It goes without saying that a studio arts major should not have to complete the same type of senior capstone as an economics major or even an art history major. It should also go without saying that the senior capstone for each major should be equal in breadth and depth. We fear that this is not the case.
This year’s senior English and sociology majors were the first in their departments to complete their capstone projects without also having to sit for a comprehensive exam. In April 2018, the Collegian reported on these changes, citing student and faculty hopes that removing the exam would lead to a more “meaningful culmination” of the majors’ college careers.
When it was announced that English honors students would forgo the exam, many majors expressed a new willingness and excitement to take on an honors paper. Overall, these departmental changes did not necessarily make things easier for English and sociology students, but it gave them the time and energy to focus their efforts in a more meaningful way.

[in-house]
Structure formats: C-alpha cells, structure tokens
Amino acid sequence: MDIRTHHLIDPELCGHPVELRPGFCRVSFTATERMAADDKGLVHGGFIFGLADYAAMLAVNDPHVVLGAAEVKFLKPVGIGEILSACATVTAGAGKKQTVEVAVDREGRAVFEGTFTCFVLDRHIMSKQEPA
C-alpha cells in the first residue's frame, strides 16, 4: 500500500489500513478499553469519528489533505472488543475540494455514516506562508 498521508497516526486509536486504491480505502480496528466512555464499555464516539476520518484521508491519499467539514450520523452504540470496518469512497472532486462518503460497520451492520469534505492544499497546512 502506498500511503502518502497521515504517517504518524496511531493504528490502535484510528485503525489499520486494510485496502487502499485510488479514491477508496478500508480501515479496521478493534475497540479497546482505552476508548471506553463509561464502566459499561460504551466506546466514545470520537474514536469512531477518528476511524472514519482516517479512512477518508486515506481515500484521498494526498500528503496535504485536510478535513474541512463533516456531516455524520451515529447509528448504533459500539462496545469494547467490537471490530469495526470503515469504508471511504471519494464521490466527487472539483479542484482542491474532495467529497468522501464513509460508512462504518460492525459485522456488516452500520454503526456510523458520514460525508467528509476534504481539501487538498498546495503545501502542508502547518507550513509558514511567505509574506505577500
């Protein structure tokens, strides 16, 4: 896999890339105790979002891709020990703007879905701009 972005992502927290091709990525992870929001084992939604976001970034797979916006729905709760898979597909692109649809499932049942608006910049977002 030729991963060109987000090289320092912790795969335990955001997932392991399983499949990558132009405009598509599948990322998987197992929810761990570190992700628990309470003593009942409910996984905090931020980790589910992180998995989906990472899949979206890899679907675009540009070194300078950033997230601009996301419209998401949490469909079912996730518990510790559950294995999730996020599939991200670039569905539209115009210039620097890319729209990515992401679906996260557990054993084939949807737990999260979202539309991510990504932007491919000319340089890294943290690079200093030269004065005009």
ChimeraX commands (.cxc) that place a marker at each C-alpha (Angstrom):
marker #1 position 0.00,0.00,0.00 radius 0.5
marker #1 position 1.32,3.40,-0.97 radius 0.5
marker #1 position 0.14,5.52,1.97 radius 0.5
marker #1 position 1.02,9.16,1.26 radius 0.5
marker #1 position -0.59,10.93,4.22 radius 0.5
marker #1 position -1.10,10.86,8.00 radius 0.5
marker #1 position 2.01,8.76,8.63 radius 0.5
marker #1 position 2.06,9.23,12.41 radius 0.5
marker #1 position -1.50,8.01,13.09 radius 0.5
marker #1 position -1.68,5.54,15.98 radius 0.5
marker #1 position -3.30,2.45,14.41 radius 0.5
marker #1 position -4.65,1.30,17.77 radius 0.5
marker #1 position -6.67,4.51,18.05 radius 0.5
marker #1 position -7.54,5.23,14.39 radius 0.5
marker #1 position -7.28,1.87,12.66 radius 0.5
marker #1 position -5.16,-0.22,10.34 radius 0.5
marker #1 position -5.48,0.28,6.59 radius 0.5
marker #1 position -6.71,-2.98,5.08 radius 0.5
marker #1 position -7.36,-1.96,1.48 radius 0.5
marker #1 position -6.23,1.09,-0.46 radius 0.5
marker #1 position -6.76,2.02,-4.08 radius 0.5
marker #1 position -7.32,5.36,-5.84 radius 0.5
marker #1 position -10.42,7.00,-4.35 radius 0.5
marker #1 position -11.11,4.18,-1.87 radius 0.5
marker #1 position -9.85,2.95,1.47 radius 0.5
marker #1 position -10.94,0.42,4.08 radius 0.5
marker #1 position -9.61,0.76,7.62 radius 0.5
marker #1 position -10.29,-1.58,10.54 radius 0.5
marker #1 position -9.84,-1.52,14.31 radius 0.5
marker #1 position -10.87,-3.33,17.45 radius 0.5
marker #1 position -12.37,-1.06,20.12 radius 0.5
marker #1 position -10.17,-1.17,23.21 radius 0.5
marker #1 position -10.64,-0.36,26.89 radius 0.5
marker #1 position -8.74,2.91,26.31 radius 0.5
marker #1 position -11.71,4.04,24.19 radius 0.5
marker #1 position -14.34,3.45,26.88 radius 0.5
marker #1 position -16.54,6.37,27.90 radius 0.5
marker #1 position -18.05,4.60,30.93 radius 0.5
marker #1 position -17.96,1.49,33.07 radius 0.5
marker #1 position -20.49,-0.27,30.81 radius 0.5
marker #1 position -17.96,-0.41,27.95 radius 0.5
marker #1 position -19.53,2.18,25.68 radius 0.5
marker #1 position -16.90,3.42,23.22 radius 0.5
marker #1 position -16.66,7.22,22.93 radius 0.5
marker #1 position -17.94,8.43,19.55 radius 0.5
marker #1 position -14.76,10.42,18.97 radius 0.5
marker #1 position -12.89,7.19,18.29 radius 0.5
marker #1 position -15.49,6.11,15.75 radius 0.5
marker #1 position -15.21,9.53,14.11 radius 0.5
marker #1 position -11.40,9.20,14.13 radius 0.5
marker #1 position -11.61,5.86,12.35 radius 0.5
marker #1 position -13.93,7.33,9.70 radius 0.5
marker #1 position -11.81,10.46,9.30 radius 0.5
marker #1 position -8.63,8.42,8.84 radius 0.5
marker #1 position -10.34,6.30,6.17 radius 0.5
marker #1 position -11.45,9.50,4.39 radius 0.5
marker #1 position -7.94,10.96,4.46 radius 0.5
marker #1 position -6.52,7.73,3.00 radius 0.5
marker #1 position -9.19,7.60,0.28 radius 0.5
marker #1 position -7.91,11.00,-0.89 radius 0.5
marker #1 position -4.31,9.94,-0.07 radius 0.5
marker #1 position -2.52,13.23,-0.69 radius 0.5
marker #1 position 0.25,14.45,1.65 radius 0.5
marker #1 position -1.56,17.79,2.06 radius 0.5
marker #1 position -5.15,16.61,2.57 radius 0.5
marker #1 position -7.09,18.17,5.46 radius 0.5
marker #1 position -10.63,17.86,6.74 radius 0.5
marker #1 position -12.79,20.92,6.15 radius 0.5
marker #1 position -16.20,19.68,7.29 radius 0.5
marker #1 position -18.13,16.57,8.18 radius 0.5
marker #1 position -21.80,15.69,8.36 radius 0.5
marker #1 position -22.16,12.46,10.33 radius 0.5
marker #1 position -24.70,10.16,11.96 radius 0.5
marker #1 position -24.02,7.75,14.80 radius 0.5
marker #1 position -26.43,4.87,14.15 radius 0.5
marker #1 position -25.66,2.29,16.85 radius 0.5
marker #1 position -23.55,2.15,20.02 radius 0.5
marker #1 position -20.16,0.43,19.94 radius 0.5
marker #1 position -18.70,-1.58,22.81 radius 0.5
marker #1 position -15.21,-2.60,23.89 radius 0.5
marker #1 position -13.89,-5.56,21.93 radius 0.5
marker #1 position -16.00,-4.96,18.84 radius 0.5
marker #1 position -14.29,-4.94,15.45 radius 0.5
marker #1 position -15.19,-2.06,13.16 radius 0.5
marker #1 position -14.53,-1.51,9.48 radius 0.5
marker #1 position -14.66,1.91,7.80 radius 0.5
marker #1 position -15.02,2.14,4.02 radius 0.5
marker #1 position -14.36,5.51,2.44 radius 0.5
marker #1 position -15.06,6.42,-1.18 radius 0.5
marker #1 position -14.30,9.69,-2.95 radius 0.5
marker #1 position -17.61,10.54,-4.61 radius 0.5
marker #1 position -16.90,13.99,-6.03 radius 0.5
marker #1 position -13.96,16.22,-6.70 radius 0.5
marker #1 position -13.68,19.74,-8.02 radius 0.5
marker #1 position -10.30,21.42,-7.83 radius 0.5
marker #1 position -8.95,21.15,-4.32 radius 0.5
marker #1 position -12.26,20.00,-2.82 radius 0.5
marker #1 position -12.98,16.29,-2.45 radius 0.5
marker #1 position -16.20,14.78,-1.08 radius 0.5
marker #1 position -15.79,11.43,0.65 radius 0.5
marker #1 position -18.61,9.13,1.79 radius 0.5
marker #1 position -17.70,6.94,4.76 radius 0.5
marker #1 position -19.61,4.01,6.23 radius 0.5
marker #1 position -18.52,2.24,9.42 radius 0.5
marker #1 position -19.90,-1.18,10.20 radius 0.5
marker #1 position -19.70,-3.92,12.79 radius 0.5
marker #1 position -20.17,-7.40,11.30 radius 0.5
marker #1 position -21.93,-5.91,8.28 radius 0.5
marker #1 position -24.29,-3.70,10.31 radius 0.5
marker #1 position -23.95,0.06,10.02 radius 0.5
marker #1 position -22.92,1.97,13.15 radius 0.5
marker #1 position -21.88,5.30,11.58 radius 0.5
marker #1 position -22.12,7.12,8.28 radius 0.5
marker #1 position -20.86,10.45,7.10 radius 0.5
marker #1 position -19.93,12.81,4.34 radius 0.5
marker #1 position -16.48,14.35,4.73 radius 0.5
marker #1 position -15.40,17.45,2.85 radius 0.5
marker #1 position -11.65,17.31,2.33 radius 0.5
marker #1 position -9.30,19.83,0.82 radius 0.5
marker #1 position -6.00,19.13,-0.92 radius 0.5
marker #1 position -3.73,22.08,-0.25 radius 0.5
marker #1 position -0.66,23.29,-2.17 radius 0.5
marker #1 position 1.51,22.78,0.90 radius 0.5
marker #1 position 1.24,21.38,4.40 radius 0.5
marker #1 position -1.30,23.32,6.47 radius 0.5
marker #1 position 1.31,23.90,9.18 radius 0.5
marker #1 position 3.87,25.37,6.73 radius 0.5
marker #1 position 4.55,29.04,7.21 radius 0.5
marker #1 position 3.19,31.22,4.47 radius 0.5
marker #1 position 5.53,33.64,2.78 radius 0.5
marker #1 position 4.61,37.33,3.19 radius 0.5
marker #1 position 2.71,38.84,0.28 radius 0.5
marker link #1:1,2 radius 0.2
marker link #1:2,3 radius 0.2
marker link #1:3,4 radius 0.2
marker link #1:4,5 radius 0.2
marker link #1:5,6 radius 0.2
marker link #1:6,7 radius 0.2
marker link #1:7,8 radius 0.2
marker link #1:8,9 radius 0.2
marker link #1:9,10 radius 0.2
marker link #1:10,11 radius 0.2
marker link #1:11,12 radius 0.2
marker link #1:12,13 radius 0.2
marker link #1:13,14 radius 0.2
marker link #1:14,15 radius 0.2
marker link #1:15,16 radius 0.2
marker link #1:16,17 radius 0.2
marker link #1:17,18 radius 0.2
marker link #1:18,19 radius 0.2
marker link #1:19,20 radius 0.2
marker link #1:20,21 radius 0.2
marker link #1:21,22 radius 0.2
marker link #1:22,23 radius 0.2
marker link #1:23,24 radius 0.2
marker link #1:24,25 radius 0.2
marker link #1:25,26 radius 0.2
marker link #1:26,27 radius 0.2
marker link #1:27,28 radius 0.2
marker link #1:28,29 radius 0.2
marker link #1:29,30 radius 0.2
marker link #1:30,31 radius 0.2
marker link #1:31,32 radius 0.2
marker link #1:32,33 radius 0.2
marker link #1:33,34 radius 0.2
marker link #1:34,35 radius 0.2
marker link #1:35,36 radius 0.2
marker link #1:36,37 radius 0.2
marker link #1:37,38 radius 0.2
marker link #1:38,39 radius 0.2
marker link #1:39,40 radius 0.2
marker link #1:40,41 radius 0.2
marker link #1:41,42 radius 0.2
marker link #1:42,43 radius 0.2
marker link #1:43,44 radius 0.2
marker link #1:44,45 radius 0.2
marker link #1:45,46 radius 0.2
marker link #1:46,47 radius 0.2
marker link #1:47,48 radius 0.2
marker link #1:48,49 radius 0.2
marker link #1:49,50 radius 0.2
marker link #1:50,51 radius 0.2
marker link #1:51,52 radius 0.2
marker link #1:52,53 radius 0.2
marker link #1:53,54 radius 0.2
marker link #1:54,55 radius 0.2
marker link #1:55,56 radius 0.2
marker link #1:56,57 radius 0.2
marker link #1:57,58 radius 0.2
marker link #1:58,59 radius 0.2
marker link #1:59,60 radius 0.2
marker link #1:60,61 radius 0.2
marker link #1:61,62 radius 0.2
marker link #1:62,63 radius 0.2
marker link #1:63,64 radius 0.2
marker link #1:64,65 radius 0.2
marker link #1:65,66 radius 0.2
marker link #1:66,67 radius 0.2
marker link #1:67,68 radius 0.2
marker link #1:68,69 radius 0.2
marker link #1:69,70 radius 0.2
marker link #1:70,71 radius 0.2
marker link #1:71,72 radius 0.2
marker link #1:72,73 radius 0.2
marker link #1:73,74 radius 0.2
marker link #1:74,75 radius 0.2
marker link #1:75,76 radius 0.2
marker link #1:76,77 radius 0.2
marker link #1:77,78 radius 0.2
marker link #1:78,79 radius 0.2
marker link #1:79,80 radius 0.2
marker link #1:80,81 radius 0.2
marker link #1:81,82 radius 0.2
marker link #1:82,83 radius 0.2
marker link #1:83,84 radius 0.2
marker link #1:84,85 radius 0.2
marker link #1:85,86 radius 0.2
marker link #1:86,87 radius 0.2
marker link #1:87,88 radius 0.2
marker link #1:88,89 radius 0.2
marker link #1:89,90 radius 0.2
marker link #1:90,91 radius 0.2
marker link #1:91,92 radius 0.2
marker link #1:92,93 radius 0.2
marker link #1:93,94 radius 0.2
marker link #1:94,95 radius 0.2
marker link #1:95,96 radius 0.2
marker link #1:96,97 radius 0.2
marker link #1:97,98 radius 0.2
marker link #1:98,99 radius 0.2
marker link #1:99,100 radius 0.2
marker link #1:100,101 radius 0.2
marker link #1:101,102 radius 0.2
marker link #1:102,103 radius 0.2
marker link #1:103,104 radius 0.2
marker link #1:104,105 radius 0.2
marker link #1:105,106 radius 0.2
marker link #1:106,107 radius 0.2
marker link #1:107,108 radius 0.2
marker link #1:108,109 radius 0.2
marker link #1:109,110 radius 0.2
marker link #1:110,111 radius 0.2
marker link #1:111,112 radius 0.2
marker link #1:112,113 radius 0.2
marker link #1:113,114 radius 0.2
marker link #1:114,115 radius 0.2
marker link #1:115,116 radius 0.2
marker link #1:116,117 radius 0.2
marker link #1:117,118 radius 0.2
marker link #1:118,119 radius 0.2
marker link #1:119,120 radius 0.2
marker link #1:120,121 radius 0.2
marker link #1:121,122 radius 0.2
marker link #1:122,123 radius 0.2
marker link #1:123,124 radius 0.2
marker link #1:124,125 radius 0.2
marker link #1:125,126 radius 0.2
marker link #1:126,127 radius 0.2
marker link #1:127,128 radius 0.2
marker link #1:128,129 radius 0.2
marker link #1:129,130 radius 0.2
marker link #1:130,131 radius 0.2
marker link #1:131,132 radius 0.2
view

But while an English major might now be able to focus all of their energy into a 25-page thesis of their choosing, a drama major — for example — still faces the production of a full-length play, an oral defense of their work and a three-part written examination that takes place over the course of two days in the spring.
This discrepancy leads us to question whether or not every major is given the same opportunity to reach for a “meaningful culmination” of the hard work they have put in over their four years at Kenyon. We urge each department to reconsider their capstones, as the English and sociology departments have done, in order to help majors reach their highest potential.
The staff editorial is written weekly by editors-in-chief Cameron Messinides ’19 and Devon Musgrave-Johnson ’19, managing editor Grant Miner ’19 and executive director Matt Mandel ’19. You can contact them at email@example.com, musgravejohnsond @kenyon.edu, firstname.lastname@example.org and email@example.com, respectively.